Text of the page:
Tuesday, December 15, 2009

Toggle Commands that toggle other contributions


This is a follow up to Commands Part 6: Toggle & Radio menu contributions of fellow blogger Prakash G.R.. He described how to use command toggle and radio states. Here I will show you how to drive other contributions in the Eclipse Workbench using a toggle command.

What we want to achieve

I needed to show another toolbar button when a certain toggle command was executed. Imagine something like "Show clock" that will show or hide a little clock in the worbench window status bar. Such contribution can be easily added using a menuContribution for the trim area. First create a toolbar in the trim area and then contribute controls/commands to this toolbar also using the menuContribution extension point. Since we want the clock contribution
<menucontribution locationuri="toolbar:mytoolbar">
<control class="test.ui.clocl.internal.ClockControlContribution" id="test.ui.clock">
<visiblewhen checkenabled="false">
<with variable="activeWorkbenchWindow">
  <test args="test.ui.clock.ToggleCommand"
That will create a toolbar contribution that is only visible when the test.ui.clock.ToggleCommand is in the "true" state, when its checked. Lets define the command:
<command defaulthandler="org.eclipse.core.commands.extender.ToggleCommandHandler" id="test.ui.clock.ToggleCommand" name="Show clock">
How this command works and what the state is you have already read in Prakash's blog entry. The default handler for this command does a little more than the one in the latter mentioned blog entry. It is defined like this:
* Generic command that toggles the executed command and re-evaluates property testers for the
* org.eclipse.core.commands.toggle property.
public class ToggleCommandHandler extends AbstractHandler {

public Object execute(final ExecutionEvent event) throws ExecutionException {
final IWorkbenchWindow ww = HandlerUtil.getActiveWorkbenchWindowChecked(event);
final IEvaluationService service = (IEvaluationService) ww.getService(IEvaluationService.class);
if (service != null) {
return null;

How to toggle the visibility of the clock contribution

The connection between toggling the command and making the clock contribution visible is hidden in a property tester, that the clock contribution uses:
public class CommandsPropertyTester extends PropertyTester {
public static final String NAMESPACE = "org.eclipse.core.commands"; //$NON-NLS-1$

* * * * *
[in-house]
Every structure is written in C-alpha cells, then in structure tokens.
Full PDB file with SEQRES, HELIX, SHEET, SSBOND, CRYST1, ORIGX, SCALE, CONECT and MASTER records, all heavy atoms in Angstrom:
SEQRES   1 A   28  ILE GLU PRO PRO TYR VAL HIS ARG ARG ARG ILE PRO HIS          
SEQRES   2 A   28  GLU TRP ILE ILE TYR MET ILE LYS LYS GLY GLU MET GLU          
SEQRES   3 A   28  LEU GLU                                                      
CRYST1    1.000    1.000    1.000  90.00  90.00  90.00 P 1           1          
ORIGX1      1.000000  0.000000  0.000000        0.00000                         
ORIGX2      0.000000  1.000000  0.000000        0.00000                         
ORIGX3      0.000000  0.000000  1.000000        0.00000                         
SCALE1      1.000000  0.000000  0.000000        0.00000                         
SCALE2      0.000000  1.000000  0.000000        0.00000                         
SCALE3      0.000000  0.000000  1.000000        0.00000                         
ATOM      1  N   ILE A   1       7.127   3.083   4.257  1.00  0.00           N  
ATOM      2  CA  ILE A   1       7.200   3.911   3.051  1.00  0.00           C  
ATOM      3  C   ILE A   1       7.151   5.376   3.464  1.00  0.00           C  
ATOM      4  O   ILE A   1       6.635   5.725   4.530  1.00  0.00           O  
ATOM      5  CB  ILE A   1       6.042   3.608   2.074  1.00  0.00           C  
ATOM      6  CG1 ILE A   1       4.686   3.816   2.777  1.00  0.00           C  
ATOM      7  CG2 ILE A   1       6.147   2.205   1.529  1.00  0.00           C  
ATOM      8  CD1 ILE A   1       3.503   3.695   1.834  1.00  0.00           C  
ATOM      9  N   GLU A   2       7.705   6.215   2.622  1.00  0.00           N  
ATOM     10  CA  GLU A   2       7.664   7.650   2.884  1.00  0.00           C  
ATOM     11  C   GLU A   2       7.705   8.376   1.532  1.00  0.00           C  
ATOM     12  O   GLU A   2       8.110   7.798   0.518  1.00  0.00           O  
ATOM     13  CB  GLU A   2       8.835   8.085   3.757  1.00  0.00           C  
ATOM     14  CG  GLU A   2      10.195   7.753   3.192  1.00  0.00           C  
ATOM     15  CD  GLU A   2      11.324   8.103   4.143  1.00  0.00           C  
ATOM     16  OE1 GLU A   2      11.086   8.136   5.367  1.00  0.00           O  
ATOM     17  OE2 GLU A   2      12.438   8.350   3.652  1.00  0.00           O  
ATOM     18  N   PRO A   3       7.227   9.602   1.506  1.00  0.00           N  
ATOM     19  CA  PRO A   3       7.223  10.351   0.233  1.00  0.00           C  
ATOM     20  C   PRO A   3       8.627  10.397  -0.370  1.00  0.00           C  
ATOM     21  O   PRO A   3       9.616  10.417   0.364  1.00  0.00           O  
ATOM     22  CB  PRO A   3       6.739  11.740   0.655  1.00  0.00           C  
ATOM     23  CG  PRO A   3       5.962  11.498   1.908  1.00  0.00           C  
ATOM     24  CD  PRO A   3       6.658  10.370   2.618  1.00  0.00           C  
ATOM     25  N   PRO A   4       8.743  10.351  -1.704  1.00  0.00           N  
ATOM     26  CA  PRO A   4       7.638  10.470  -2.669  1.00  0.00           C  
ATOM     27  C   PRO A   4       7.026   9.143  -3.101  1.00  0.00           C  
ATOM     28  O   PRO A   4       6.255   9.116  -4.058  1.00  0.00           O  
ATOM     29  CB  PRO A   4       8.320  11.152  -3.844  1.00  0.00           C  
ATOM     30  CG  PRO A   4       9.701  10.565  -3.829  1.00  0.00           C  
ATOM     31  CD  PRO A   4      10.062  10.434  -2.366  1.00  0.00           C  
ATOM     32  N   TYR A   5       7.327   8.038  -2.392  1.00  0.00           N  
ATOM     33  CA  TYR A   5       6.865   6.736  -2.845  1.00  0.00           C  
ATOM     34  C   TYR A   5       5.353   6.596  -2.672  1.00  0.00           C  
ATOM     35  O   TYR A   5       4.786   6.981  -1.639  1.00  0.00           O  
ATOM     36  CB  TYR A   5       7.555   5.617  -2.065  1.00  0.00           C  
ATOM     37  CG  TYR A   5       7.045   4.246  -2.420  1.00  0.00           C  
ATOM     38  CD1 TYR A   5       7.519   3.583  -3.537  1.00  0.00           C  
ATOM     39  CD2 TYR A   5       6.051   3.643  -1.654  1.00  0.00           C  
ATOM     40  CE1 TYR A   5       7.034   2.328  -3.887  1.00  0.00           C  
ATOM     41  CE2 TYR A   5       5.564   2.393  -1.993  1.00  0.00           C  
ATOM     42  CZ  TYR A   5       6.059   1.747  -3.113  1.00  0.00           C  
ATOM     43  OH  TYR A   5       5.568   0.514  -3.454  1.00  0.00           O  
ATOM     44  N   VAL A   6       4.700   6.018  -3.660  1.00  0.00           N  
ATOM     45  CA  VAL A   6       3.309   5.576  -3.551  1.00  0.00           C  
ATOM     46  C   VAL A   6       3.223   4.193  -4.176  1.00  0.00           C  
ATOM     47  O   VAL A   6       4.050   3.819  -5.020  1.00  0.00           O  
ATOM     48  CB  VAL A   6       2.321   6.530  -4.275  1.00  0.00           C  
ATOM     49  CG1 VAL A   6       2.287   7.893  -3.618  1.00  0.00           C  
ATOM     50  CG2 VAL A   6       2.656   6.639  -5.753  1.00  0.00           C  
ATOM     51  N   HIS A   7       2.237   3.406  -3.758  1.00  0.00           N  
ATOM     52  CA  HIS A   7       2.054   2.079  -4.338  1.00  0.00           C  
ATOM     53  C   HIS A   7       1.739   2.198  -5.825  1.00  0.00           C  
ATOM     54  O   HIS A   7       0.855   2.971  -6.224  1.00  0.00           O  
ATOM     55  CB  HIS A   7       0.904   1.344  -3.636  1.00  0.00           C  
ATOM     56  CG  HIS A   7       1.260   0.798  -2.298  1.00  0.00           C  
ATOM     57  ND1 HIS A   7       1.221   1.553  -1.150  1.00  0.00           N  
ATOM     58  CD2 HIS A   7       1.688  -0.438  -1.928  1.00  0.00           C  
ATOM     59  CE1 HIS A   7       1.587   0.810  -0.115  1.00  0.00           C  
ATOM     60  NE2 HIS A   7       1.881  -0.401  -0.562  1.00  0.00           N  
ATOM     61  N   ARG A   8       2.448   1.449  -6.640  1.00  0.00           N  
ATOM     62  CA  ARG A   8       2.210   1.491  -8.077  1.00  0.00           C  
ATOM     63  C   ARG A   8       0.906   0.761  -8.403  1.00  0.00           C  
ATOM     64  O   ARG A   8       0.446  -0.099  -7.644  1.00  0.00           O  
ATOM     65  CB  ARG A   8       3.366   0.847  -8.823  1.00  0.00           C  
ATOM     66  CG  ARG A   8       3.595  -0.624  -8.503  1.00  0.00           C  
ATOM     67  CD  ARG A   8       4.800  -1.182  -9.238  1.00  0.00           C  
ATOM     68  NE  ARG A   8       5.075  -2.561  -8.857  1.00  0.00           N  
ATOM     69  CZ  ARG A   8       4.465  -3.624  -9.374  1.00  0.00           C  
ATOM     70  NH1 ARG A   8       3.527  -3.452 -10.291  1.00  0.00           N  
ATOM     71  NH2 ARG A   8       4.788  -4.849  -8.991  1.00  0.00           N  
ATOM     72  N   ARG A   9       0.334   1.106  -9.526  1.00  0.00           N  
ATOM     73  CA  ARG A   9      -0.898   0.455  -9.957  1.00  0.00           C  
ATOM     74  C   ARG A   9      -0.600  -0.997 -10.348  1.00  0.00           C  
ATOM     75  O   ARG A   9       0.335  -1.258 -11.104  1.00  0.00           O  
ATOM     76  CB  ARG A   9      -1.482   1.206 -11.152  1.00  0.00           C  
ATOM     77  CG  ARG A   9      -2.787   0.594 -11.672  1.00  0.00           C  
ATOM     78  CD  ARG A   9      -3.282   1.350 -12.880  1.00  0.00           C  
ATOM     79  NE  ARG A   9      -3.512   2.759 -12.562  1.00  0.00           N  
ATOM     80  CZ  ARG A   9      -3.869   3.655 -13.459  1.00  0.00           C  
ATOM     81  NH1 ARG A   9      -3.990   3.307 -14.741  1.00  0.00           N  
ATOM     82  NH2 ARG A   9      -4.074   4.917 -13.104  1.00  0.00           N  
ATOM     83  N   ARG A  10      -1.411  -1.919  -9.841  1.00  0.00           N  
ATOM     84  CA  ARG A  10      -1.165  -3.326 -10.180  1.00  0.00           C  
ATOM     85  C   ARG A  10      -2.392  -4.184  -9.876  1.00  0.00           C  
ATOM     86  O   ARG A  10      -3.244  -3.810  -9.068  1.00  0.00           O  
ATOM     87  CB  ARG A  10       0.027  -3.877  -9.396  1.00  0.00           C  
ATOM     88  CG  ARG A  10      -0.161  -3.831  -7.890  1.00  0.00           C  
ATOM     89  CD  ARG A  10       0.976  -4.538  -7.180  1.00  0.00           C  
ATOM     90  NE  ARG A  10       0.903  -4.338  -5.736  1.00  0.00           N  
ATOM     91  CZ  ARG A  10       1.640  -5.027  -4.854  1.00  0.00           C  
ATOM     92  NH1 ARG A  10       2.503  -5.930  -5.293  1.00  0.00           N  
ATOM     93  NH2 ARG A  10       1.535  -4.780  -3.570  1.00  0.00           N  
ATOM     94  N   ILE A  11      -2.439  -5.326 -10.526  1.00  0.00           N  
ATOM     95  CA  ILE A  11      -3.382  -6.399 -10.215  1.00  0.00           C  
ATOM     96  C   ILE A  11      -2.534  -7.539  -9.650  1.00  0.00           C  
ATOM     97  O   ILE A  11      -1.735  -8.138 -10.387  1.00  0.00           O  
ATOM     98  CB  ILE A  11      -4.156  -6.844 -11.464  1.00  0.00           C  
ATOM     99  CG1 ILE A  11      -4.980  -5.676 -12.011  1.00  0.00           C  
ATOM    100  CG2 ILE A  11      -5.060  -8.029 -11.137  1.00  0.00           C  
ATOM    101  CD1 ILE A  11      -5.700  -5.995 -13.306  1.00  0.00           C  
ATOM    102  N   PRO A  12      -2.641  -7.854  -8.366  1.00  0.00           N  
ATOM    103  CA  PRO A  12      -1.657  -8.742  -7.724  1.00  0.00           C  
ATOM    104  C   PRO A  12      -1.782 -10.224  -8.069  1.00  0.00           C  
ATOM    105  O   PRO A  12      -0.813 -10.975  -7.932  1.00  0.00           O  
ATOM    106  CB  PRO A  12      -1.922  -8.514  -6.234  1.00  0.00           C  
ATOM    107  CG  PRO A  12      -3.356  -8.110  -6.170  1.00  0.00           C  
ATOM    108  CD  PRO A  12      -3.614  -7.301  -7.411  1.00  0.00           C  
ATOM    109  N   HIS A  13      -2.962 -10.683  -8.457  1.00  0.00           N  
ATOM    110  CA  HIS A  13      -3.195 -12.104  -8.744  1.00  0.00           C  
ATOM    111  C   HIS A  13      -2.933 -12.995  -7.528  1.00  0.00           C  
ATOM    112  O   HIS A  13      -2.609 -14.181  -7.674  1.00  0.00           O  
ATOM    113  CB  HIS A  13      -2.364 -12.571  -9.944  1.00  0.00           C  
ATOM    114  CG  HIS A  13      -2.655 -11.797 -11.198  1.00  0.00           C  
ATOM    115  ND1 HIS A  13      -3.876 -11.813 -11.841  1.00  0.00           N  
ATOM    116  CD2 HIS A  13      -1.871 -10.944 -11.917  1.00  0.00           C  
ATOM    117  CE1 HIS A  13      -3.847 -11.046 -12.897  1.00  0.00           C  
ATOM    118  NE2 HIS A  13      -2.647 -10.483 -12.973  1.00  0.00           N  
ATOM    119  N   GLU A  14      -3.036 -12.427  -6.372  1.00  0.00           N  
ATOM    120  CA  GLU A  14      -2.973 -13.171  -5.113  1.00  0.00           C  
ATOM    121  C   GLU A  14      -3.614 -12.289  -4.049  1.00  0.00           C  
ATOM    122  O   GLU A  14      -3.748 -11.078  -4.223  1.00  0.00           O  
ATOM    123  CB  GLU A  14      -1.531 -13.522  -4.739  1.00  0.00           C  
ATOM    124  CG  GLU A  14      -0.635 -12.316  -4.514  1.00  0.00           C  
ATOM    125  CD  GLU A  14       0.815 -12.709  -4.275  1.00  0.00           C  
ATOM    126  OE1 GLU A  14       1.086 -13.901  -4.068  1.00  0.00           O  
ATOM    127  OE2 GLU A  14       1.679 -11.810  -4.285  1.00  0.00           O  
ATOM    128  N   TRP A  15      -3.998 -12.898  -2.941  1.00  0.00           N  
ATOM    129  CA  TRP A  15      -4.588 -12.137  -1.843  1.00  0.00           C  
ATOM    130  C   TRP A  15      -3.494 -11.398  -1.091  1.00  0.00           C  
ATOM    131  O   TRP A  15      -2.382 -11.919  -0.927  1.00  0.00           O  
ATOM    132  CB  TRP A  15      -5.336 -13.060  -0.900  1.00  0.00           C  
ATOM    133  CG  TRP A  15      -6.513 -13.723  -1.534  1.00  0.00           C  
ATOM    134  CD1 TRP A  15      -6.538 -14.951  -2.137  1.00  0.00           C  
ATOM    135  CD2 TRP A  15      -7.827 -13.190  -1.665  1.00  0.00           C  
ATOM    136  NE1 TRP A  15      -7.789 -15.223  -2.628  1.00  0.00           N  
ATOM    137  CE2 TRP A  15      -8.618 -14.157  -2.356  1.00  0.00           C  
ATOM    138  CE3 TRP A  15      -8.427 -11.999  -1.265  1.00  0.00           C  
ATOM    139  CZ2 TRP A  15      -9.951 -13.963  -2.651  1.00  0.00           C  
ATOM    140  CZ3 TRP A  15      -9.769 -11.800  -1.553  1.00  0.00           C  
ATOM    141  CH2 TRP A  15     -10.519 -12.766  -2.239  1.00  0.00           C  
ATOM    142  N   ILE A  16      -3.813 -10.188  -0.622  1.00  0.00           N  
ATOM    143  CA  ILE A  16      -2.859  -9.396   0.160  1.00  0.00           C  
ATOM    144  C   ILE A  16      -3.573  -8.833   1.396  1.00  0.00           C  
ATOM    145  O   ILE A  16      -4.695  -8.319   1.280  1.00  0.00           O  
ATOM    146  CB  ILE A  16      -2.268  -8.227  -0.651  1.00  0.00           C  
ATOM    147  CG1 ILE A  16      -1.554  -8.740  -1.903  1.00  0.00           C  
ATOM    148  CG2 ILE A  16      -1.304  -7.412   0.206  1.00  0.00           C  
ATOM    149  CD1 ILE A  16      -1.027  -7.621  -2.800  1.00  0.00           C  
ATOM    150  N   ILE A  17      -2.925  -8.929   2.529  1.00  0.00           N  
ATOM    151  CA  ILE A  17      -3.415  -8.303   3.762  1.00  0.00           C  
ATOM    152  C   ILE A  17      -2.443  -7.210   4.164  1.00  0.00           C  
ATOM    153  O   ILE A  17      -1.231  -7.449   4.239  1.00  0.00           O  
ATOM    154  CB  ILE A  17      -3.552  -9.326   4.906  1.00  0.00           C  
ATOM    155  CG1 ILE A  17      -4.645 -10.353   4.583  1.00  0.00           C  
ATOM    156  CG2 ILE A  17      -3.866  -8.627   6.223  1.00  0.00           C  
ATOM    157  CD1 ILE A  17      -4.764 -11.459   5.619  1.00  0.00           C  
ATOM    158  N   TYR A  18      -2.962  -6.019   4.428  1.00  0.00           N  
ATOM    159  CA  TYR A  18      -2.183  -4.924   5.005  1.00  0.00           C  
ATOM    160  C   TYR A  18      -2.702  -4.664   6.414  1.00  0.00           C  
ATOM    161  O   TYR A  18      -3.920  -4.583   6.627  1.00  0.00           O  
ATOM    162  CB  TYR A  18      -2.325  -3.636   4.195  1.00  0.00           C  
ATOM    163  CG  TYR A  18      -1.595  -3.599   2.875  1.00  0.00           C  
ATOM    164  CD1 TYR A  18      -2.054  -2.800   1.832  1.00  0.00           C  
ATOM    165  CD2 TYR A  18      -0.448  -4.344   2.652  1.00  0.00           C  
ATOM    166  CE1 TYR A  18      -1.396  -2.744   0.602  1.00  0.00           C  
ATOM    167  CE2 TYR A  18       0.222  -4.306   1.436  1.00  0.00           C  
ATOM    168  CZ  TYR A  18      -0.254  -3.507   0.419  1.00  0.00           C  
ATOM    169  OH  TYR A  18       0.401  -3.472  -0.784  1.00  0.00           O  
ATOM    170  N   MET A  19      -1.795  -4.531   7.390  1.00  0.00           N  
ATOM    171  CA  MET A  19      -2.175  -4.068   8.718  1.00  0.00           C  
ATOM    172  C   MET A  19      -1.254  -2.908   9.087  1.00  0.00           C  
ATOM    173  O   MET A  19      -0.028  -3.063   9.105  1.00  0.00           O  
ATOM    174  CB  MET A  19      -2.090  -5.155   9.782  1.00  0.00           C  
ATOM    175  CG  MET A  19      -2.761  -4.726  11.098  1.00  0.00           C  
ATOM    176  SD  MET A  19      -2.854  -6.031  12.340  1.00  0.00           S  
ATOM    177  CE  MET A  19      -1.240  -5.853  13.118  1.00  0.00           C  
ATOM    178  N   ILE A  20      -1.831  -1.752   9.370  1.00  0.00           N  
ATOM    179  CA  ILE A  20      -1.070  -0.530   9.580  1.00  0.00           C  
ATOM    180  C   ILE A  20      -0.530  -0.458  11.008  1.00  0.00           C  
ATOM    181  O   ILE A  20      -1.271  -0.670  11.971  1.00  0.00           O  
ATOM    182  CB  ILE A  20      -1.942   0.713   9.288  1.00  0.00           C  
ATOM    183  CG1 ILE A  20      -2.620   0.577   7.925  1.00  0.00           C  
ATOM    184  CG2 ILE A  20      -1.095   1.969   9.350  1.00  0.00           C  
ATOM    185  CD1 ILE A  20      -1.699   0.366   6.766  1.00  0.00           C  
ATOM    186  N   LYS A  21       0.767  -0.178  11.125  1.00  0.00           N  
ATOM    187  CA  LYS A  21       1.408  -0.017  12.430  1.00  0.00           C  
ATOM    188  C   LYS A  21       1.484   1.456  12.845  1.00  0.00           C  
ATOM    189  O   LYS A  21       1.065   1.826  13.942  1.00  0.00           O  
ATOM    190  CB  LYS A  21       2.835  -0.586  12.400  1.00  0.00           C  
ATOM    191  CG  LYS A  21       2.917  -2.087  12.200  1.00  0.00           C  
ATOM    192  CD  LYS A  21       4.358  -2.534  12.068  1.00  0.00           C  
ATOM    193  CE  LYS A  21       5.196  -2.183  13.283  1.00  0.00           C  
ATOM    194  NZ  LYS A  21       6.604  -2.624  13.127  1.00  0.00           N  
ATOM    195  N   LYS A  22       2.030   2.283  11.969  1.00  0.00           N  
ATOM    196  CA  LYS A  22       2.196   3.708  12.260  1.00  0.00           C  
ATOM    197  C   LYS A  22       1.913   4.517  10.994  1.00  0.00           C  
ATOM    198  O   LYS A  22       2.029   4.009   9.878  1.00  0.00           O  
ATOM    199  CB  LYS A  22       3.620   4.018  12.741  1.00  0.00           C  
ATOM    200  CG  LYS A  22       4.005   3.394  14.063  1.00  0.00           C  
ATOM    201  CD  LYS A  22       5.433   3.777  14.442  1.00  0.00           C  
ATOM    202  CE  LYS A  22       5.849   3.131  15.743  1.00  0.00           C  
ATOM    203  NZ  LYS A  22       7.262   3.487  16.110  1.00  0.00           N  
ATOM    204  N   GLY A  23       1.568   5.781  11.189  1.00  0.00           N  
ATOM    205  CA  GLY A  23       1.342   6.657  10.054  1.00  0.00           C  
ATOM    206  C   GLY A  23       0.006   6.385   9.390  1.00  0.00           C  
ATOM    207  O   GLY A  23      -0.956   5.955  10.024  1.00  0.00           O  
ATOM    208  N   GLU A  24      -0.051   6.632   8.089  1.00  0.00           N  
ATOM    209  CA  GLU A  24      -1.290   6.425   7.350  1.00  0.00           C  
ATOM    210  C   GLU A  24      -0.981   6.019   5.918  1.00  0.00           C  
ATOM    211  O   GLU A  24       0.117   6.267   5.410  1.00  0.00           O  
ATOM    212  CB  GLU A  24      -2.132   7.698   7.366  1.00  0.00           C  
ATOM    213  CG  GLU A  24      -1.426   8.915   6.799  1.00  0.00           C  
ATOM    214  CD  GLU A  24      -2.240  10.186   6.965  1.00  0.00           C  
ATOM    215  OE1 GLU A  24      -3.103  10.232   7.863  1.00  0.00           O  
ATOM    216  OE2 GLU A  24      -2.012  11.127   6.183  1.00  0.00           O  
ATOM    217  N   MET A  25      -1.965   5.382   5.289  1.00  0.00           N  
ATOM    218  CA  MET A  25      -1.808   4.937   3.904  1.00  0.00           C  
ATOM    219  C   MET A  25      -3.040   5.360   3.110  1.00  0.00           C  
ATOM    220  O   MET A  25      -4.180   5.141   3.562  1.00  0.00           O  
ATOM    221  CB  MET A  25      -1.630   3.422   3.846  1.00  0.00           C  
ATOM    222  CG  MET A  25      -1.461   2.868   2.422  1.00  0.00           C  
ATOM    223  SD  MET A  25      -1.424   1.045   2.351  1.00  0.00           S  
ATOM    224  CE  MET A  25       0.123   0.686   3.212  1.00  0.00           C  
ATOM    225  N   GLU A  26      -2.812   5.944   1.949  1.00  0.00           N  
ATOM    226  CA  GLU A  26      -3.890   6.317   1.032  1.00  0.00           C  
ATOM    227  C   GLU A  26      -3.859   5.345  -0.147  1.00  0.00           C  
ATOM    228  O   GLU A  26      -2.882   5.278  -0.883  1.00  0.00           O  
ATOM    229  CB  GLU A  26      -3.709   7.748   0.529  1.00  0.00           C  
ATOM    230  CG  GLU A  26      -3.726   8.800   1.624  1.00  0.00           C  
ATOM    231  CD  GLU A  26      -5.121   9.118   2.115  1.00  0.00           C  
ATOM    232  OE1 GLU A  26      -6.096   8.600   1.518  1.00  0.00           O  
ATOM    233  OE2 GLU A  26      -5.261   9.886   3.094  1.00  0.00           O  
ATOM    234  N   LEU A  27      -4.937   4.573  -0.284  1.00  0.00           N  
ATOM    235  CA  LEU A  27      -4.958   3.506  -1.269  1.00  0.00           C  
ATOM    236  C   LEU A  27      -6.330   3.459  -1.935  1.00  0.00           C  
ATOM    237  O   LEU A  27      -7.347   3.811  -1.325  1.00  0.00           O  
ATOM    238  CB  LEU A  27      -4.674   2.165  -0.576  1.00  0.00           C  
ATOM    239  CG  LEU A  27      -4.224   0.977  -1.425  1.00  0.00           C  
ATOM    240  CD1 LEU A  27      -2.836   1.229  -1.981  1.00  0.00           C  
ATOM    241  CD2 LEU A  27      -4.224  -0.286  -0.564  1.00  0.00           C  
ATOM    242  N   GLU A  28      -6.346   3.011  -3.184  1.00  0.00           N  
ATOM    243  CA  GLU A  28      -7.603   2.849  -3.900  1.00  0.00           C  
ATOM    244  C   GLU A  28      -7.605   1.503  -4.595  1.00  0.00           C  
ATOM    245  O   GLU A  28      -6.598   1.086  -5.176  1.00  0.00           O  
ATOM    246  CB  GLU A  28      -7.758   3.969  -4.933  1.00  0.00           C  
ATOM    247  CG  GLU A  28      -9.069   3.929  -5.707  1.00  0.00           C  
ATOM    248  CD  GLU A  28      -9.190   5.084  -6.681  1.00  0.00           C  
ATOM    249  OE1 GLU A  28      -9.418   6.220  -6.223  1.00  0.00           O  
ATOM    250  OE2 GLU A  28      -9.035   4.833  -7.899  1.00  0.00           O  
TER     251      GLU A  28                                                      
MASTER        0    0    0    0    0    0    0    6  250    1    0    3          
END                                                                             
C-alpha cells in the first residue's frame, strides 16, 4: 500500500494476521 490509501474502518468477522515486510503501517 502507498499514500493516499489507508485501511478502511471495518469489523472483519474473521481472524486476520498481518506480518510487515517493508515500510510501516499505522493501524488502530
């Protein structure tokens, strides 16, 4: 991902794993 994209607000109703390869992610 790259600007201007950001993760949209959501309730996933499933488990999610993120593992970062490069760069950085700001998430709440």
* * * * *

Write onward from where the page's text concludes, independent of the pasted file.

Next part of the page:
public static final String PROPERTY_BASE = NAMESPACE + '.';
public static final String TOGGLE_PROPERTY_NAME = "toggle"; //$NON-NLS-1$

public boolean test(final Object receiver, final String property, final Object[] args, final Object expectedValue) {
if (receiver instanceof IServiceLocator && args.length == 1 && args[0] instanceof String) {
  final IServiceLocator locator = (IServiceLocator) receiver;
  if (TOGGLE_PROPERTY_NAME.equals(property)) {
    final String commandId = args[0].toString();
    final ICommandService commandService = (ICommandService)locator.getService(ICommandService.class);
    final Command command = commandService.getCommand(commandId);
    final State state = command.getState(RegistryToggleState.STATE_ID);
    if (state != null) {
      return state.getValue().equals(expectedValue);
return false;
It is defined in plugin.xml like this:
That means we define a new property for the namespace "org.eclipse.core.command" and the property is named "toggle". It will operate on IServiceLocator variables. Such variable that is an IServiceLocator is the "activeWorkbenchWindow" variable. Now you should understand the visibleWhen expression of the clock contribution. It should be only visible when the toggle for the clock toggle command is "true". The re-evaluation of the property testers is triggered by the generic ToggleCommand.

A little tip at the end

If you put the ToggleCommand and property tester in a seperate bundle for easier re-use in all your projects and other bundles make sure you either start the bundle at the beginning or set the "test" expressions "forcePluginActivation" to true to let the Eclipse expression framework activate the bundle for you. Otherwise the property tester is completly ignored and the clock would be always visible.


Since the state of the toggle is preserved in an instance preference value, the visibility of all associated contributions that use the property tester to check for the toggle state of the command is as well. Of course you can also reverse the test expression for your contributions if you have a toggle command that says something like "Hide clock".

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